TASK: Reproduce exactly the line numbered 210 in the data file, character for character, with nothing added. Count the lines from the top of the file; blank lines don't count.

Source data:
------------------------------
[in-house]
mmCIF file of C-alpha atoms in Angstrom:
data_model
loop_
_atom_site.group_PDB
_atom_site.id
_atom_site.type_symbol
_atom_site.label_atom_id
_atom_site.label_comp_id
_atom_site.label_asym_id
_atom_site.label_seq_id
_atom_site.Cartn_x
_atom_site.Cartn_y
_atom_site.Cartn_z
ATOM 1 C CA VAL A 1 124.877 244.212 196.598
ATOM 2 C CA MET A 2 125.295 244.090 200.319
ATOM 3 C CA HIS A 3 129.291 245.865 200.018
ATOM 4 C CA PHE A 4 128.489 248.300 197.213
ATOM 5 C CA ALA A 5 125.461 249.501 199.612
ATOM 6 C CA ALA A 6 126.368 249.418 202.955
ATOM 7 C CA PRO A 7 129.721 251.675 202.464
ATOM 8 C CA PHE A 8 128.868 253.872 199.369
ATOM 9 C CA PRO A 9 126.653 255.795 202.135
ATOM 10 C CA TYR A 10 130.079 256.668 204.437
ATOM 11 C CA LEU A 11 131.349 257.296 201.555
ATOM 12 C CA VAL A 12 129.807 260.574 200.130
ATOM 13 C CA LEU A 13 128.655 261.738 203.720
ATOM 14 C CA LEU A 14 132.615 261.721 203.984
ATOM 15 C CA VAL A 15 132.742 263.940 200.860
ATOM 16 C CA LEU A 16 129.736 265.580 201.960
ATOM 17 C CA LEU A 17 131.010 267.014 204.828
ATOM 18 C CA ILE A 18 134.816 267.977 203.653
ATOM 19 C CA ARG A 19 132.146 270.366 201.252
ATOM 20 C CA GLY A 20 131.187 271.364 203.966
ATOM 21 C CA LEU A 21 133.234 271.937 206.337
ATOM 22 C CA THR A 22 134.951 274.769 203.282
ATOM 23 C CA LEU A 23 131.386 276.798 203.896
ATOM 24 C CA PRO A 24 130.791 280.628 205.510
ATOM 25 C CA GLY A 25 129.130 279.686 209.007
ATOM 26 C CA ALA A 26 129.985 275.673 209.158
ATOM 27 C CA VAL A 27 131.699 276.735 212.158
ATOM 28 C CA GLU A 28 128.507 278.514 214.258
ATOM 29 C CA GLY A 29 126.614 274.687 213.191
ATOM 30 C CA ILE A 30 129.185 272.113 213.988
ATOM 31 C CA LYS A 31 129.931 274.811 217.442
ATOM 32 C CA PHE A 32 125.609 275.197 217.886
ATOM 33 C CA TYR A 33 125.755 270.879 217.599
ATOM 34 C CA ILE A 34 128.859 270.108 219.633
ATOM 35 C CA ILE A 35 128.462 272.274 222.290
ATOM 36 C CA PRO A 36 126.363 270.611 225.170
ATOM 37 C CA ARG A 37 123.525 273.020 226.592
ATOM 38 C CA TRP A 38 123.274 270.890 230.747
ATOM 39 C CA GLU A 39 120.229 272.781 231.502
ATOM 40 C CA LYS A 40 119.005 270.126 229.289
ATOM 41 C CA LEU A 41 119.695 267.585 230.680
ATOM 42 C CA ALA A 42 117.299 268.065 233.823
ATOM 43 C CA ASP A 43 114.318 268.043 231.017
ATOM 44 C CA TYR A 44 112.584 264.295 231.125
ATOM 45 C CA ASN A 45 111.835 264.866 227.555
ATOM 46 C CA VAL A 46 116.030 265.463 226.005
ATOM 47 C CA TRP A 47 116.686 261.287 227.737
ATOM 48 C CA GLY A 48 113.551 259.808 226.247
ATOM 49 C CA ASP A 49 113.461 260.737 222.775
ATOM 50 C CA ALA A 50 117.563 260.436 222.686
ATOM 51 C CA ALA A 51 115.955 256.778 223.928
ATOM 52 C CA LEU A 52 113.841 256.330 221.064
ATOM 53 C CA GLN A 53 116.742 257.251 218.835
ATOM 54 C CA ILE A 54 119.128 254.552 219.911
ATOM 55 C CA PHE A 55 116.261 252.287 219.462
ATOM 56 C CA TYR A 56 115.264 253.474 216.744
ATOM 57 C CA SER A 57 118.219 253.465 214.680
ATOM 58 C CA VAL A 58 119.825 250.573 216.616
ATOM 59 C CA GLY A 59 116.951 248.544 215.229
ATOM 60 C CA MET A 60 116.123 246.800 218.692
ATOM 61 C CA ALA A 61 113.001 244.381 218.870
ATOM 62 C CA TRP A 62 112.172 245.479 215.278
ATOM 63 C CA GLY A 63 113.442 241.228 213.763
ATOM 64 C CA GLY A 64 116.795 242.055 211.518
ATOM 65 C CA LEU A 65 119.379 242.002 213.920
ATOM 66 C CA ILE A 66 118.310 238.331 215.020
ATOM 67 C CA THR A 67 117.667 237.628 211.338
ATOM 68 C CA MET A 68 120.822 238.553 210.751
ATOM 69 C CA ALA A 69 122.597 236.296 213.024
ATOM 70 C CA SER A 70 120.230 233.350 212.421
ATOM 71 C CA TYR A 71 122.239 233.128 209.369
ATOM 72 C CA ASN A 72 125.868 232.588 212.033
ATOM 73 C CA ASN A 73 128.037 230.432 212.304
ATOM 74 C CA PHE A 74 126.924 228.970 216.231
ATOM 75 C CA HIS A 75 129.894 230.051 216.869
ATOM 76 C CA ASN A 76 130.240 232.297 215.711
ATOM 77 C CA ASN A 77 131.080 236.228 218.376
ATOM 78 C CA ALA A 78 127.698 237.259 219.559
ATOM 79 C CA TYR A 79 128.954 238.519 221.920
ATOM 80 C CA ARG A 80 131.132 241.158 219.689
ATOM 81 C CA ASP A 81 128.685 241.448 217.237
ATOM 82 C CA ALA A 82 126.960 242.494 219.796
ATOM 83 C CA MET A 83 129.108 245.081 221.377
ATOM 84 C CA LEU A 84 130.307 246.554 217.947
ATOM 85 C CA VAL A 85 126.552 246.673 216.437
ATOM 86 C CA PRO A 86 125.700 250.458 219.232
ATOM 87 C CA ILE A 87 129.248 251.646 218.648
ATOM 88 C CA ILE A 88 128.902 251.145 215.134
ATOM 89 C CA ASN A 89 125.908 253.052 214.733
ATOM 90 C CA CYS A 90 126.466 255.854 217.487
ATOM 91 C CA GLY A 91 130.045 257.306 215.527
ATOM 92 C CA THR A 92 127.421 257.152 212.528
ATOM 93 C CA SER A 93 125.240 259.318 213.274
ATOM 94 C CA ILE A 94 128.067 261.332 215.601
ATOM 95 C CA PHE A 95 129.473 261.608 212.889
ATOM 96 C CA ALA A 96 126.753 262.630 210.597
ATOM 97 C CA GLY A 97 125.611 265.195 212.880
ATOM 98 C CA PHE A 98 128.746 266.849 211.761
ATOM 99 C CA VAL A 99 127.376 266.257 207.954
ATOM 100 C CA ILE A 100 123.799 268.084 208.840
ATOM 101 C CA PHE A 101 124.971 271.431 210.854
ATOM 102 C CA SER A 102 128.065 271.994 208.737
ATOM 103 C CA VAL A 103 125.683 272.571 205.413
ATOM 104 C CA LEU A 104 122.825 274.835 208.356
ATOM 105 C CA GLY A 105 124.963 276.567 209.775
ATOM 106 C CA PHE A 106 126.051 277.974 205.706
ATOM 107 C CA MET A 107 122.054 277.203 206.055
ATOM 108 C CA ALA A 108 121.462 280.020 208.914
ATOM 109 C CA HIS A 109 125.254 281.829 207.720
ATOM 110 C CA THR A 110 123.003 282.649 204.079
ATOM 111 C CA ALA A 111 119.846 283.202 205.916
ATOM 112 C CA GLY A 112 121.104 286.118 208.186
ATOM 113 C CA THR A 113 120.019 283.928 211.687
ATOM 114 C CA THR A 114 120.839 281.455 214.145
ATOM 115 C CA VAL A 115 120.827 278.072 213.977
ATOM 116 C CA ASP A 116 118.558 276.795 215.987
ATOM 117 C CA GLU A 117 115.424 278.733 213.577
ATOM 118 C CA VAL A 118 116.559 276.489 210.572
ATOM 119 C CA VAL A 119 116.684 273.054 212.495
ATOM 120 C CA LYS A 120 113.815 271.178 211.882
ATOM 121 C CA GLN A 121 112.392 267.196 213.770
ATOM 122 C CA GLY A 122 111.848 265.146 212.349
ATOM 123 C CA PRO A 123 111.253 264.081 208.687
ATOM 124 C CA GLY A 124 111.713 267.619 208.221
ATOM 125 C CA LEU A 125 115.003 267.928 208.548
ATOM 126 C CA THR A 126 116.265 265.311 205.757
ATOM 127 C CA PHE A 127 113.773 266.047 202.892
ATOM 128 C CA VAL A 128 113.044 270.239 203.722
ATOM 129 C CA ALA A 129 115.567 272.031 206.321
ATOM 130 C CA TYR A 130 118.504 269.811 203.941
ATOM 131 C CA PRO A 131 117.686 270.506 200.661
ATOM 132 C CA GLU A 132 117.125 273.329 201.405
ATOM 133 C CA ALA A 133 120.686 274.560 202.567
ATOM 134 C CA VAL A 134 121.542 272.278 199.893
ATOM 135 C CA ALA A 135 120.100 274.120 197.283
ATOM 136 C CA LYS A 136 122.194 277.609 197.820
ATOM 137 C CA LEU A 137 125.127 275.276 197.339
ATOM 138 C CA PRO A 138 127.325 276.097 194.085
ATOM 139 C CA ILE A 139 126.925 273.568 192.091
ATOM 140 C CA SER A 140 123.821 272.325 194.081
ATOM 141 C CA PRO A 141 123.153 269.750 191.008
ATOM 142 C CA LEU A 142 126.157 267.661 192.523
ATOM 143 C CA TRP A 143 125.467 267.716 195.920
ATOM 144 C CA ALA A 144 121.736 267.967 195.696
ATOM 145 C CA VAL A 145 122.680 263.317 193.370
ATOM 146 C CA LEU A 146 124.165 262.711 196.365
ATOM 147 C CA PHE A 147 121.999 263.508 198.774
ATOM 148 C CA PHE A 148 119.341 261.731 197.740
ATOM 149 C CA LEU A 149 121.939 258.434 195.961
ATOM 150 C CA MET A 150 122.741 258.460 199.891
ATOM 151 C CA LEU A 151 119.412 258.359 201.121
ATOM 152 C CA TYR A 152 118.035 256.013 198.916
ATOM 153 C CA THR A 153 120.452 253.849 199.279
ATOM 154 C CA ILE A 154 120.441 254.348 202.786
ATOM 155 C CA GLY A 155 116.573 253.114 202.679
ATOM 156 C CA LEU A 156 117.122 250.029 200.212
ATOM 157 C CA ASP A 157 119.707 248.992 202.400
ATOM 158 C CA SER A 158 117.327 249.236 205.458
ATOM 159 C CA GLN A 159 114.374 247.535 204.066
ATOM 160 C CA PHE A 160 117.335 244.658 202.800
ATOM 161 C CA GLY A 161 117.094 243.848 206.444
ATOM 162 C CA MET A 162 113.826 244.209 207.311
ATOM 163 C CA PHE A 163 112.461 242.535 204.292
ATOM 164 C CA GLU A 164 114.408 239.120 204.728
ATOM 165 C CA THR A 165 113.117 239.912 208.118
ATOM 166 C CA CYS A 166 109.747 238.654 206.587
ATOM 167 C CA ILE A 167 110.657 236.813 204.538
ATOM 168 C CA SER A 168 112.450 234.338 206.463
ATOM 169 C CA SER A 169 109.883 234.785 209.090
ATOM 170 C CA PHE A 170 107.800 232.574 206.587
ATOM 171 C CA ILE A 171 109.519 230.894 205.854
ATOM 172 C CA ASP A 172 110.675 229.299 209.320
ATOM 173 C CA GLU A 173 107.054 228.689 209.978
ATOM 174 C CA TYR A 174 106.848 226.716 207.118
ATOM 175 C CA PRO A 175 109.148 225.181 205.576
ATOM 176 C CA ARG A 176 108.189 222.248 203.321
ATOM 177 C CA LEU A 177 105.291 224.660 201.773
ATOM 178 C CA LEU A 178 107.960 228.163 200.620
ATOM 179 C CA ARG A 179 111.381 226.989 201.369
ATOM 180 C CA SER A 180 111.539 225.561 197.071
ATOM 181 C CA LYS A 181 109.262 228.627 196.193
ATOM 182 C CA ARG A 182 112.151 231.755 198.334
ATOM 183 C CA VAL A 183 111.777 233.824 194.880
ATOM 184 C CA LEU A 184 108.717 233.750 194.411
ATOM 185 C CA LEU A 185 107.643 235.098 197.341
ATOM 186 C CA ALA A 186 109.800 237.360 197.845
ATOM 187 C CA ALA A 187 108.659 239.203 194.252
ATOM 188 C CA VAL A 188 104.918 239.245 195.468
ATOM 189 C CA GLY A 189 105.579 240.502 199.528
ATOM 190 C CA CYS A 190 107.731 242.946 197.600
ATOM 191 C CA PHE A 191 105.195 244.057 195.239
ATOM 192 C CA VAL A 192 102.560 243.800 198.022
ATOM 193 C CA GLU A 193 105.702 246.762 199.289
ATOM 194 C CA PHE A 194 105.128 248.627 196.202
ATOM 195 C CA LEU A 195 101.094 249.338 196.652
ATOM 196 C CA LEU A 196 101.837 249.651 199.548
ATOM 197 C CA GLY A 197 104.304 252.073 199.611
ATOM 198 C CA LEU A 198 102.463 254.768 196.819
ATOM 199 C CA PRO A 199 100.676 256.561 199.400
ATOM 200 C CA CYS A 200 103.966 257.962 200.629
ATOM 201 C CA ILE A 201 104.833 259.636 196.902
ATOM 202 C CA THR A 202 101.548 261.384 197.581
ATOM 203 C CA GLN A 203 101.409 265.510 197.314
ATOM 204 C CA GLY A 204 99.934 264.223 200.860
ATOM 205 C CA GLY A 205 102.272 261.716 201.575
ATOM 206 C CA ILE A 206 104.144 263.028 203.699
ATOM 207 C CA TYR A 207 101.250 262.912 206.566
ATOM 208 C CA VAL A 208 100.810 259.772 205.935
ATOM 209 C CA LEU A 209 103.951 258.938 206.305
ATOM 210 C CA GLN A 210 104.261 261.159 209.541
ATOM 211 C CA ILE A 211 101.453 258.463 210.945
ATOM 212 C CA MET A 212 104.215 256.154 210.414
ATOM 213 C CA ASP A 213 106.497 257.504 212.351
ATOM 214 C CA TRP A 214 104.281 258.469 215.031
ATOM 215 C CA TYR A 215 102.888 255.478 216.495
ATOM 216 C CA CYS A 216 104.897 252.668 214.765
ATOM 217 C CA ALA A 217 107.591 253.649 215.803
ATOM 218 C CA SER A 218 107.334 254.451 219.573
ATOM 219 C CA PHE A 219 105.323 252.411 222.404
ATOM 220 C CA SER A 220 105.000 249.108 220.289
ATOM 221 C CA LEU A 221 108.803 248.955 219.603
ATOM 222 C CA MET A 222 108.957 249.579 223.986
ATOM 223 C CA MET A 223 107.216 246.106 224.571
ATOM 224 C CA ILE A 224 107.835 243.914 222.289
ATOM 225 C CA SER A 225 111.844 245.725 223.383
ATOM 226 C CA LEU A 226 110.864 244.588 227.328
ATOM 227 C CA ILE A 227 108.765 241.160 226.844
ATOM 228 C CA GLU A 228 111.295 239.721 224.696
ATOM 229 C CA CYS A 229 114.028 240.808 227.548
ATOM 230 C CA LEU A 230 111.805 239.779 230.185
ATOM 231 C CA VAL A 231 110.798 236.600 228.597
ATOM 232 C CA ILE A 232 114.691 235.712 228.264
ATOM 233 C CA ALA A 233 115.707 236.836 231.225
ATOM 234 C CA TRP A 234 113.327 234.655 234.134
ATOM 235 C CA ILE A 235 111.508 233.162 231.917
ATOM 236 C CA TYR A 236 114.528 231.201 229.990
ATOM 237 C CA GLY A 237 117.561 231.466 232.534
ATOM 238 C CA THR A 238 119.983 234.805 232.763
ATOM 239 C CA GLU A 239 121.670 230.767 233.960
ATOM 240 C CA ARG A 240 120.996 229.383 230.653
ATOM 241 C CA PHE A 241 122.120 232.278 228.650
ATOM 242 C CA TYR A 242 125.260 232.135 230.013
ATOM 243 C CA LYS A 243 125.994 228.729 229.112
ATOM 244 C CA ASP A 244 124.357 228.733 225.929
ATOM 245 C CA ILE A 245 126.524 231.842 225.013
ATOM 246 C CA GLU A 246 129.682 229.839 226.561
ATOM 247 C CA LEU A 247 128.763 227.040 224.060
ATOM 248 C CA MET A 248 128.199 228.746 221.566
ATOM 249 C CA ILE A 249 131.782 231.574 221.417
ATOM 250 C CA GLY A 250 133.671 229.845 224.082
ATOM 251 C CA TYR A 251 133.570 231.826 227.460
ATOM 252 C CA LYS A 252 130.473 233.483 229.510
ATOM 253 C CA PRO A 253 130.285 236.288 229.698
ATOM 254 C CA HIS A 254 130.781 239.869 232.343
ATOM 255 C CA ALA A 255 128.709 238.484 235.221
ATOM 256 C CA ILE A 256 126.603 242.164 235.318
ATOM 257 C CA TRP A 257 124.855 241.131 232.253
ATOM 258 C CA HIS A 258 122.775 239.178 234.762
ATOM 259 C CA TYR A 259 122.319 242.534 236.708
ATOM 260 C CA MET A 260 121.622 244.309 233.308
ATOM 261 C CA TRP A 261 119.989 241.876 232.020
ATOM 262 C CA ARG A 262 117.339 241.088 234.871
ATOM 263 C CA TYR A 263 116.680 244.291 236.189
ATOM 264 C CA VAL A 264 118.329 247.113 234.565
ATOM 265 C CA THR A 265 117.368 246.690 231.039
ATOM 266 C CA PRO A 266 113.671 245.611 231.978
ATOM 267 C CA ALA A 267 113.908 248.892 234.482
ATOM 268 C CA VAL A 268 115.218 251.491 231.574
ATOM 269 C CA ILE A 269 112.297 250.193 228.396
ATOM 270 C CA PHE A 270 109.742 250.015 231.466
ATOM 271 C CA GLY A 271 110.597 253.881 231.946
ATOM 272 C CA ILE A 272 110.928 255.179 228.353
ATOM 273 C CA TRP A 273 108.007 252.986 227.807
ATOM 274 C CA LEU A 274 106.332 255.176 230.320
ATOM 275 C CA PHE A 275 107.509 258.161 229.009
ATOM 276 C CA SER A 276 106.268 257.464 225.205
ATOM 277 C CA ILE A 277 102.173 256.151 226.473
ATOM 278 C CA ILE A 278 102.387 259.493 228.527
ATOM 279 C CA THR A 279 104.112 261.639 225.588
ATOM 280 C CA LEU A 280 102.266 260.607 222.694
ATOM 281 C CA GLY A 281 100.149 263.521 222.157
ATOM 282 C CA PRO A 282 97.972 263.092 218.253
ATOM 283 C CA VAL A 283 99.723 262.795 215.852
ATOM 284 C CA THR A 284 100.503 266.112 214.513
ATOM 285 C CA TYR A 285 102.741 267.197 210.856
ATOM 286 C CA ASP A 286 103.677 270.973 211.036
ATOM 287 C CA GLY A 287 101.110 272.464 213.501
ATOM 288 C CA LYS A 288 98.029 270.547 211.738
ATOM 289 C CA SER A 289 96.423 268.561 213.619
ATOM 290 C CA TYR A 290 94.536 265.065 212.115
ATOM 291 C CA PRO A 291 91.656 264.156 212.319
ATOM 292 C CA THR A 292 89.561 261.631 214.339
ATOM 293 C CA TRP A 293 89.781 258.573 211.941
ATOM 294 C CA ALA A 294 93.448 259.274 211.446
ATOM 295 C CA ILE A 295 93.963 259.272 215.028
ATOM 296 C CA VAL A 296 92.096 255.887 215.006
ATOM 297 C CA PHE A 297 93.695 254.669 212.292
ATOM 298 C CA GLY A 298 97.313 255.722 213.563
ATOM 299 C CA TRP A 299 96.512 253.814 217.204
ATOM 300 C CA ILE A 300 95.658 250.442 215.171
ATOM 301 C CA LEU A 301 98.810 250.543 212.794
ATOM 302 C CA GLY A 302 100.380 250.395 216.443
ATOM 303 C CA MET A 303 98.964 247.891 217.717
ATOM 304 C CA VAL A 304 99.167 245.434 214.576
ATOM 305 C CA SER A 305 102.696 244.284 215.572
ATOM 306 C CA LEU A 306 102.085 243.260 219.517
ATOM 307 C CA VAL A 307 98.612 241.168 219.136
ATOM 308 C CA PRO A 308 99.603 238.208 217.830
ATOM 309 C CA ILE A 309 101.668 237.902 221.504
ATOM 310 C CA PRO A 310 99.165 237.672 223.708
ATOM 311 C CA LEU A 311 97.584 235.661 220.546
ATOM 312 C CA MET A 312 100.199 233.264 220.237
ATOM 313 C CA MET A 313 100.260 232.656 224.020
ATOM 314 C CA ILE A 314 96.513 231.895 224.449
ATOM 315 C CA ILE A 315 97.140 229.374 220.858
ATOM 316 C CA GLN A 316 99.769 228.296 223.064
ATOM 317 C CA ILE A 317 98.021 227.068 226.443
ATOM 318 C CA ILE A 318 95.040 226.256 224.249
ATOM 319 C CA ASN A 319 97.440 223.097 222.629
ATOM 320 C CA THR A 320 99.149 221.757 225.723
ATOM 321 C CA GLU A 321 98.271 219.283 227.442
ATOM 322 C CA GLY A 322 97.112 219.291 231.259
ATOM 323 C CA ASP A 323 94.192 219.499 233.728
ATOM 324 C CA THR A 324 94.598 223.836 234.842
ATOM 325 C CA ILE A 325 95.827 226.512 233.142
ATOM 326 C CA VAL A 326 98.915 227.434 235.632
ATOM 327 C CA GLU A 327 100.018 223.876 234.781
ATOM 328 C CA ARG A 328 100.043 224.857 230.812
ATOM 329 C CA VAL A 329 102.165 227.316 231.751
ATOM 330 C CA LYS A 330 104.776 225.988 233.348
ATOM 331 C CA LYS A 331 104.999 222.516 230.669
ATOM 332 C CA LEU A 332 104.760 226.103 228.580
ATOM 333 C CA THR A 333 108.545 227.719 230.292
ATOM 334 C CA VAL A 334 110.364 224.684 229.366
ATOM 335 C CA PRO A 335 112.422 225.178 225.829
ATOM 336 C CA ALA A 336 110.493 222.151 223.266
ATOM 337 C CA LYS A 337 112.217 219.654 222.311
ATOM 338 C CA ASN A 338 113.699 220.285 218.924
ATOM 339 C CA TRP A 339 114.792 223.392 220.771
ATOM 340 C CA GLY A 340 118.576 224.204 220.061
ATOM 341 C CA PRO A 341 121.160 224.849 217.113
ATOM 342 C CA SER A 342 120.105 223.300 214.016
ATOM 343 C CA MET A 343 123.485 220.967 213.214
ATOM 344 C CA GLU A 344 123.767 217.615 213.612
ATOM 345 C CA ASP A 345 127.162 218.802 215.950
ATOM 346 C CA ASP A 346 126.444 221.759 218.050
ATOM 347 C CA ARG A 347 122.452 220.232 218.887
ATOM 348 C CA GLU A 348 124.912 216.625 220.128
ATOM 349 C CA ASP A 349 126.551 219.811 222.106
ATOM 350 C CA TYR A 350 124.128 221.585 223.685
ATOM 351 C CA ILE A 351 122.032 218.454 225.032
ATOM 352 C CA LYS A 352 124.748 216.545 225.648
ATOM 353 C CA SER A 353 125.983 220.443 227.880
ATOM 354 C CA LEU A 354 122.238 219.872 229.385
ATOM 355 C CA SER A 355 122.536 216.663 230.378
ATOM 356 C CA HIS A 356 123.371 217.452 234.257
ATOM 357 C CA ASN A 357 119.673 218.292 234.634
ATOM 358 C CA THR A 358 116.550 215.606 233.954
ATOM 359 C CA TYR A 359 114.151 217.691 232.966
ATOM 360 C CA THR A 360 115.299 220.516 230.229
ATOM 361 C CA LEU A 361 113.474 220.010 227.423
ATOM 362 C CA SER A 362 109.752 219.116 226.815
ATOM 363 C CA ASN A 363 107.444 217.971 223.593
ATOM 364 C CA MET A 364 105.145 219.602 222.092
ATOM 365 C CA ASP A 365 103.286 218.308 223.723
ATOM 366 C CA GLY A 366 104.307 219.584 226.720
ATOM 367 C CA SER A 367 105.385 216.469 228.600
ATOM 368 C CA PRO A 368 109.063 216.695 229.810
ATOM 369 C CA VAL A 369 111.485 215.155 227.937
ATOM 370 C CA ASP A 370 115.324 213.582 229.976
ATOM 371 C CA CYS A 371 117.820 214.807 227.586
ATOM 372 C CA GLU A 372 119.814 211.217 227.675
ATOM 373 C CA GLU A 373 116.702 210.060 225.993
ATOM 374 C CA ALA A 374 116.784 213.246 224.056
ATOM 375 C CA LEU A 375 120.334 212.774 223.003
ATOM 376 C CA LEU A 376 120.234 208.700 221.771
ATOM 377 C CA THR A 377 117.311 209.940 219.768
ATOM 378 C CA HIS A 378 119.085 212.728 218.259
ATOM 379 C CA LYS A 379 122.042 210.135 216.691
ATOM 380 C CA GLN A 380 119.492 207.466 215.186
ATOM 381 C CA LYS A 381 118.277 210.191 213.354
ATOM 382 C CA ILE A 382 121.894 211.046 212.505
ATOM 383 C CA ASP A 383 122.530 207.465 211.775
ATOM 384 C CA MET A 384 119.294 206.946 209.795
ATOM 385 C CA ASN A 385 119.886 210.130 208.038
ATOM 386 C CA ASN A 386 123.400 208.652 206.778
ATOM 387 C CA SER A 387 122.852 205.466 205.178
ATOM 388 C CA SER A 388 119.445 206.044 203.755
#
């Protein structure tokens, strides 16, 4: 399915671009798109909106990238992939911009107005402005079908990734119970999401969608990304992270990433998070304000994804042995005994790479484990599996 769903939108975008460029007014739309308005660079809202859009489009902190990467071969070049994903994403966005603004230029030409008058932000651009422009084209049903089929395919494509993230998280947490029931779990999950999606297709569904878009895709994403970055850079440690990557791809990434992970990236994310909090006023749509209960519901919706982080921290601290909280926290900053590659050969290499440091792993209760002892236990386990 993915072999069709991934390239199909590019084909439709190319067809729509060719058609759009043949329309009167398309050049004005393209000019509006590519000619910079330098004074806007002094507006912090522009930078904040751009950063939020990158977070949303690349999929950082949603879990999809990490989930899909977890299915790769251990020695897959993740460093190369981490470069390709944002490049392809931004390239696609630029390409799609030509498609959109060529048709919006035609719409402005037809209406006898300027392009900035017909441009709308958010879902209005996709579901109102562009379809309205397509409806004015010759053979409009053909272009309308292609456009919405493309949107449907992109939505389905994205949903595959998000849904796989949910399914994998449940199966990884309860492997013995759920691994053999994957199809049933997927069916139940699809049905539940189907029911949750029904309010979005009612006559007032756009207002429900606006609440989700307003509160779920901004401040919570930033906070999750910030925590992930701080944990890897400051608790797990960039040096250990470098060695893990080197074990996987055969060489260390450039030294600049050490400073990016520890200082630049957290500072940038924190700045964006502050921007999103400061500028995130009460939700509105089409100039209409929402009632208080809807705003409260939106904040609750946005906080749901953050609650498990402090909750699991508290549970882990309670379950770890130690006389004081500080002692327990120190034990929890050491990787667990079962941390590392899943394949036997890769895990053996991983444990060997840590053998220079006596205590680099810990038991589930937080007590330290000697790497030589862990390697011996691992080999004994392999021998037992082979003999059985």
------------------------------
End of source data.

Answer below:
ATOM 196 C CA LEU A 196 101.837 249.651 199.548